Early Jacquard looms used punch cards to automate weaving of patterns and designs. This punch card technology also was used to program early computers and store binary code. Phillip Stearns, a New York-based artist exploring the intersection of digital media and textile design, developed a project that combined the two histories to provide a visual representation of the nature of human memory. “I tend to focus on condensing [media technologies, electronics and electronic media] in such a way that the technologies, tools, and media themselves become entangled with what would normally be read as the content or the message,” says Stearns.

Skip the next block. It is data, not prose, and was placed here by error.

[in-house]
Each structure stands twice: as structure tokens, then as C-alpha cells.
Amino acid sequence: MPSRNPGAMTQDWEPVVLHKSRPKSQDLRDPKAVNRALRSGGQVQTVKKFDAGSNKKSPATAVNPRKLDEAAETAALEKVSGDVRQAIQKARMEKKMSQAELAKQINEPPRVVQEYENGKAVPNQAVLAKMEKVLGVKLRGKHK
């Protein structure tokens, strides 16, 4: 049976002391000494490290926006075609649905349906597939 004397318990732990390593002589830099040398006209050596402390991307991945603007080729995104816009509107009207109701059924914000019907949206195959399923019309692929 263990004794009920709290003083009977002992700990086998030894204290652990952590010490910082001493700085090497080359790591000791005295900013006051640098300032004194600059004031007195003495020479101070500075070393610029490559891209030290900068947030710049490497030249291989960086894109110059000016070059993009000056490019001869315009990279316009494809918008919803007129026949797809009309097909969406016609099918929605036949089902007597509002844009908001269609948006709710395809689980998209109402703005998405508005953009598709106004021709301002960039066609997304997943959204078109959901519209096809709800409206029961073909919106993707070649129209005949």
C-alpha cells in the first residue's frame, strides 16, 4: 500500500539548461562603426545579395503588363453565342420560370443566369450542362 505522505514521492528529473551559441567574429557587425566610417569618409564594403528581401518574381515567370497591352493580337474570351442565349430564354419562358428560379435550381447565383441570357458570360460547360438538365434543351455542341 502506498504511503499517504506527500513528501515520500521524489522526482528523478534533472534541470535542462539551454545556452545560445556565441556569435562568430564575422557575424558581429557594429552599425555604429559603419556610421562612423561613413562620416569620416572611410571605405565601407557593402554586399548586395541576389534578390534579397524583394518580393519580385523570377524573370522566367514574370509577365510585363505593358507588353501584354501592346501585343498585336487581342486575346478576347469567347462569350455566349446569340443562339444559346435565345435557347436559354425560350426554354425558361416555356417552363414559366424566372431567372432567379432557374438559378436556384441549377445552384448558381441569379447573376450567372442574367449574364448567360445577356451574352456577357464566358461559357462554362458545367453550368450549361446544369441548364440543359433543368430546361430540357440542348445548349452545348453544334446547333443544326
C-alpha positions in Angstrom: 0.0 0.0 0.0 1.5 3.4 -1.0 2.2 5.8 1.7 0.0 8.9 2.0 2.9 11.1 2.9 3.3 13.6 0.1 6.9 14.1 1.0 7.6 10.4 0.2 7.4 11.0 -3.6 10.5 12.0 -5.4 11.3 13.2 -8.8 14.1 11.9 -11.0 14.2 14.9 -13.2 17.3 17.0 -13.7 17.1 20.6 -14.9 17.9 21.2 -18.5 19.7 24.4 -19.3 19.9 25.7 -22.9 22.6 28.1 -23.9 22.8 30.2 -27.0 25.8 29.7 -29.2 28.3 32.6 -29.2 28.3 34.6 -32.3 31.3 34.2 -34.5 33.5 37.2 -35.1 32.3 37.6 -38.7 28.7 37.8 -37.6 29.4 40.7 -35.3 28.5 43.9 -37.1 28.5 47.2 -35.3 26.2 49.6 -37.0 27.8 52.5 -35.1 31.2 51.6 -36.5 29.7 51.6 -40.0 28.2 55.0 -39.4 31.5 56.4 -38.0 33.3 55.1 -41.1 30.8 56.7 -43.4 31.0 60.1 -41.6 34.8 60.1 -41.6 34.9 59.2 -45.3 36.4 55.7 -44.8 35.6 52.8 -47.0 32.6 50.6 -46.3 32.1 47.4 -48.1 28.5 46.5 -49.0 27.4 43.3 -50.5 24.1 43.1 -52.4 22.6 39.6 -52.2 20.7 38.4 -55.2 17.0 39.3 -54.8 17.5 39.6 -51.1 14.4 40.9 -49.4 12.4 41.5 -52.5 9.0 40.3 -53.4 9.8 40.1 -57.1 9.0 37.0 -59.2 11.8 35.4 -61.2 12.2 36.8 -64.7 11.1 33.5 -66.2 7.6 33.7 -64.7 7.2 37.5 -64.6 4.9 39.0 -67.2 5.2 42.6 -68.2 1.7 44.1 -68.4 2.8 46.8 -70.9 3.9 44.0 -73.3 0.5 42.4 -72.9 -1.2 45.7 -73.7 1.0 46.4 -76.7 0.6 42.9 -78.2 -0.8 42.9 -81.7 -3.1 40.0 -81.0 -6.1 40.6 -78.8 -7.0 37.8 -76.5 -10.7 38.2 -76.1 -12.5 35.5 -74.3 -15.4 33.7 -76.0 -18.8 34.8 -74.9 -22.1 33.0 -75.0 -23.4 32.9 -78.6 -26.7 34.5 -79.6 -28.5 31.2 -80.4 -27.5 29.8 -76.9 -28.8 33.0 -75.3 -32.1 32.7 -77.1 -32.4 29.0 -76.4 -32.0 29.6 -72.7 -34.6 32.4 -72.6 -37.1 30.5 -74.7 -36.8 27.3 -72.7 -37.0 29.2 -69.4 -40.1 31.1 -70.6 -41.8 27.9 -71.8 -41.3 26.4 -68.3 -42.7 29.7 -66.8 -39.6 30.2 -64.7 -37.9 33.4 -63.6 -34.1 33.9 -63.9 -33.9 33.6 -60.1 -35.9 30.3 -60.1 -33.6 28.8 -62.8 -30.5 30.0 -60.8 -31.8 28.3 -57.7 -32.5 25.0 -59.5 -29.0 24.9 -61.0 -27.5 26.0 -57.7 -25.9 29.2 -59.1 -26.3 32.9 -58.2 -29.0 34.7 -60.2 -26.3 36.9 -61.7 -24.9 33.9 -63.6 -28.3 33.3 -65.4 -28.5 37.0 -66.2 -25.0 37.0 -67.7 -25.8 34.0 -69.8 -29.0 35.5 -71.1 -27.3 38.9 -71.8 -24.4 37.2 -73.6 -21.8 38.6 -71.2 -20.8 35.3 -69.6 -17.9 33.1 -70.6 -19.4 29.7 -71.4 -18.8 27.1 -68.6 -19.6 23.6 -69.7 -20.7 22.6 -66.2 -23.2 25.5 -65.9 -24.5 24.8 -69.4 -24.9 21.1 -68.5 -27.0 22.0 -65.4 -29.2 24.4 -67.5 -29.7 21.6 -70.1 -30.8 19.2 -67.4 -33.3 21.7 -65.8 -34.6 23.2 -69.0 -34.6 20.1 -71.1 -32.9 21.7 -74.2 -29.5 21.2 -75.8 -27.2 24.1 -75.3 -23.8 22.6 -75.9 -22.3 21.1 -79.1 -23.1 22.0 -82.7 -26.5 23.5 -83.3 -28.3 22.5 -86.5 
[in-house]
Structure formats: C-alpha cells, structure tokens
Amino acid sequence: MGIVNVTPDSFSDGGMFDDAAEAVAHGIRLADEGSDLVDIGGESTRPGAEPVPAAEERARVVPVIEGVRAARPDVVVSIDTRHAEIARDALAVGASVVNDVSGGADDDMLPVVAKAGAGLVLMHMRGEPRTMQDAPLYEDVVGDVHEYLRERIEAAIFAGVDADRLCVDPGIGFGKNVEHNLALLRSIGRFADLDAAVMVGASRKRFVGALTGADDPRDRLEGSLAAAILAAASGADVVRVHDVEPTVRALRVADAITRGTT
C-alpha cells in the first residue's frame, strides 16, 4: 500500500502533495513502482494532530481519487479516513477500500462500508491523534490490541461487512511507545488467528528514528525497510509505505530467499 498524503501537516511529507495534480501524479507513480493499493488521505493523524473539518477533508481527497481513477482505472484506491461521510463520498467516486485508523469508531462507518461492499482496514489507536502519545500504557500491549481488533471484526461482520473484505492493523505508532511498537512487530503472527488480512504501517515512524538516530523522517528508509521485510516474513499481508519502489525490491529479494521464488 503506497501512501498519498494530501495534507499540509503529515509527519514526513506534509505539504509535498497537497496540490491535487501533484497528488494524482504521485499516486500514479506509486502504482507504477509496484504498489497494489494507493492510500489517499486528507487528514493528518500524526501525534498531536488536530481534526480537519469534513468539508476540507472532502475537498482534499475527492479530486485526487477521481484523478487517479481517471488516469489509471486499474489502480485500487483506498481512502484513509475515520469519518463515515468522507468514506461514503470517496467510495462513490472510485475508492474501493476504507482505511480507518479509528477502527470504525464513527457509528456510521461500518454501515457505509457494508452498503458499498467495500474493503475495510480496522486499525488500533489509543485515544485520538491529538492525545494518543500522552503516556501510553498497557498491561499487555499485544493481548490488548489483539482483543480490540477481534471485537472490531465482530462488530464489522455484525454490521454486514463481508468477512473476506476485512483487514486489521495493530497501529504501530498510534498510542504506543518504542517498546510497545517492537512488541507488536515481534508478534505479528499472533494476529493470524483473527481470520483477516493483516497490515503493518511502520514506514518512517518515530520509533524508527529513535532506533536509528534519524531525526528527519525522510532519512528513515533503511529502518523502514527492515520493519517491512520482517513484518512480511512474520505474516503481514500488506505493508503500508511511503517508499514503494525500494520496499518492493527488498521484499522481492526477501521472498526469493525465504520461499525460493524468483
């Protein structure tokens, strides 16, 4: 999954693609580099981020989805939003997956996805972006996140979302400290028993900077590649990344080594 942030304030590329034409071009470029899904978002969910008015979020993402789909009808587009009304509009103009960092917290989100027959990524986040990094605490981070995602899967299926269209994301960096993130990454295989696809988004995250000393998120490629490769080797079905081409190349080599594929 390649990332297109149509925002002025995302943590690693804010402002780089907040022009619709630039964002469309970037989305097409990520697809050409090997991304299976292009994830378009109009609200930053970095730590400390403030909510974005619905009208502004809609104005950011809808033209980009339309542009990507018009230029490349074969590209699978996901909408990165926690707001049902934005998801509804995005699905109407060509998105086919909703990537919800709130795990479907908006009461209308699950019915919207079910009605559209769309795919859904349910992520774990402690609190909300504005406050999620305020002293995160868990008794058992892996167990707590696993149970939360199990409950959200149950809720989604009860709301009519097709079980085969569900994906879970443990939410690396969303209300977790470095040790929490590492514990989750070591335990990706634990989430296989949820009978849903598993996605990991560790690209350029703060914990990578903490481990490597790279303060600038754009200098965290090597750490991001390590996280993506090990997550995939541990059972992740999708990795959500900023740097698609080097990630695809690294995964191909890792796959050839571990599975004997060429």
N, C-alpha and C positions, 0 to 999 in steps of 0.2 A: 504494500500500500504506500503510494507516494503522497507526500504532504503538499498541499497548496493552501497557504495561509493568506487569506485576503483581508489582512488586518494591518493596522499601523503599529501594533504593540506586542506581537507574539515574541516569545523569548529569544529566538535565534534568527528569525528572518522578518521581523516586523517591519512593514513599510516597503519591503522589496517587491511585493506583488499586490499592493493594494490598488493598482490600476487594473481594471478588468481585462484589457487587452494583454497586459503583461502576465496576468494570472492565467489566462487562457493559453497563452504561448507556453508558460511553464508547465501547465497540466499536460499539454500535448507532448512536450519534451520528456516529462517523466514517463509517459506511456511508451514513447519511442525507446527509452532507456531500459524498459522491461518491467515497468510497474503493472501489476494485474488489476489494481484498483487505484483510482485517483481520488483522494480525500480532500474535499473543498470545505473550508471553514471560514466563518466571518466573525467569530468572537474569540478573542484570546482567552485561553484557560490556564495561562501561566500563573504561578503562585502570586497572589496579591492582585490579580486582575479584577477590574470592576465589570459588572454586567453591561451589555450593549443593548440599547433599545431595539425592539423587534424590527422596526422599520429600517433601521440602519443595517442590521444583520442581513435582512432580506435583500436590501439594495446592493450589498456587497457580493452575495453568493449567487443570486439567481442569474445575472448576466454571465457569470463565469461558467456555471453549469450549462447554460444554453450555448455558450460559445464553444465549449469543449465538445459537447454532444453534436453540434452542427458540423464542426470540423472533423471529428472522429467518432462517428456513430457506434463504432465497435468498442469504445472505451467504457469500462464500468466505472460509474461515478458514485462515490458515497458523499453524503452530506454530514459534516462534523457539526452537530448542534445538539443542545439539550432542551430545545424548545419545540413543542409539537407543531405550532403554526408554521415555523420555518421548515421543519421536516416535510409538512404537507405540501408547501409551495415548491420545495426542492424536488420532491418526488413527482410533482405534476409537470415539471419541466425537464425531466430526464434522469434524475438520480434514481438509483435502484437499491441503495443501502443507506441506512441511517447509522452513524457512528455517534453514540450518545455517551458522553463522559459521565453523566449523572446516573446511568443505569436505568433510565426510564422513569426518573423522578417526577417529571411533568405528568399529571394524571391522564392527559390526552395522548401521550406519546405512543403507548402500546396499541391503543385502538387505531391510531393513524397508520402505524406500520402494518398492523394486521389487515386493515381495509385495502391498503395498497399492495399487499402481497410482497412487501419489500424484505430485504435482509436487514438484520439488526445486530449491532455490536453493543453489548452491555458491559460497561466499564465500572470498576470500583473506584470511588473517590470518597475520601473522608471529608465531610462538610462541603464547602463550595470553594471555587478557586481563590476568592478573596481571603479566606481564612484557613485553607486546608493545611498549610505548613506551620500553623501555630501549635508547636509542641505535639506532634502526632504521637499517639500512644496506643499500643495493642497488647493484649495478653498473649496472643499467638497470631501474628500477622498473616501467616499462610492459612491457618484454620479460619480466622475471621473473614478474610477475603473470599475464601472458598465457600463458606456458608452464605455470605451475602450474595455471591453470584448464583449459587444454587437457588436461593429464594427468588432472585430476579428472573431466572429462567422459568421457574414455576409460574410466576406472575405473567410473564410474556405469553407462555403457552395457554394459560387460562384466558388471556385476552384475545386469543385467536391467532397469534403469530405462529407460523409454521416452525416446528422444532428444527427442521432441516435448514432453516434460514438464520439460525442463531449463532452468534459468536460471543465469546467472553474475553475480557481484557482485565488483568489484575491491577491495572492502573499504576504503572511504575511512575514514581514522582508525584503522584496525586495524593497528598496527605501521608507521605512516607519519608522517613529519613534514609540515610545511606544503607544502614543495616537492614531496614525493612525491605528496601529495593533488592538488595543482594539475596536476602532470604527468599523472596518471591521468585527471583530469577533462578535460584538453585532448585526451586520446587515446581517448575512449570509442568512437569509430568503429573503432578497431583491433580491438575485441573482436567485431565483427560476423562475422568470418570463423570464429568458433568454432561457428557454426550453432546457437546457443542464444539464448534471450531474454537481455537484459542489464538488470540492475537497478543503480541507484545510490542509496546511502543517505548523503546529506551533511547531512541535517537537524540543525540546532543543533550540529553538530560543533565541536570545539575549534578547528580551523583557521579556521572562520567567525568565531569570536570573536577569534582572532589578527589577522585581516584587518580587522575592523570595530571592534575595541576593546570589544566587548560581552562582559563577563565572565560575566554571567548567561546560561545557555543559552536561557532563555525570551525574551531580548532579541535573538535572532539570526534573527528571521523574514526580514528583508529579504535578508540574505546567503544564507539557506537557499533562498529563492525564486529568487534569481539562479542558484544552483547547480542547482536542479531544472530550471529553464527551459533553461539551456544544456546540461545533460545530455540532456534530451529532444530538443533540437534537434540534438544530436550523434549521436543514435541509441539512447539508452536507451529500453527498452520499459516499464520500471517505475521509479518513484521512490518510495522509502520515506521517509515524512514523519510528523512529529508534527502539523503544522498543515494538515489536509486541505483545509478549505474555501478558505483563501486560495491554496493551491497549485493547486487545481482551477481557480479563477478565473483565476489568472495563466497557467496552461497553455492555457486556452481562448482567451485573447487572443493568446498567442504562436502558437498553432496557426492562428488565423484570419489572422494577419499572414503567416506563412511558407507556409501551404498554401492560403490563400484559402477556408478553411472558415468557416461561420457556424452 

His work, “Fragmented Memory,” is a triptych of large woven tapestries completed at the Audax Textielmuseum’s Textiellab, Tilburg, The Netherlands. Stearns began with extracting his computer’s physical memory—which is stored as pits and lands in a thin metal film, the alignment of magnetic domains on a metal platter. The computer user programs different uses of the data, which is taken up from all different storage locations or forms. The binary data were converted to images using custom software that grouped six bits into RGB pixel color values, resulting in 64 colors. The images were then mapped to the woven color palette (eight colors of yarn using variations on a satin weave) and woven on a computerized industrial Jacquard loom. The images depict fragments of the computer’s memory and can be “read” by the techno-savvy. For more of Stearns’s digital/visual works, visit his website.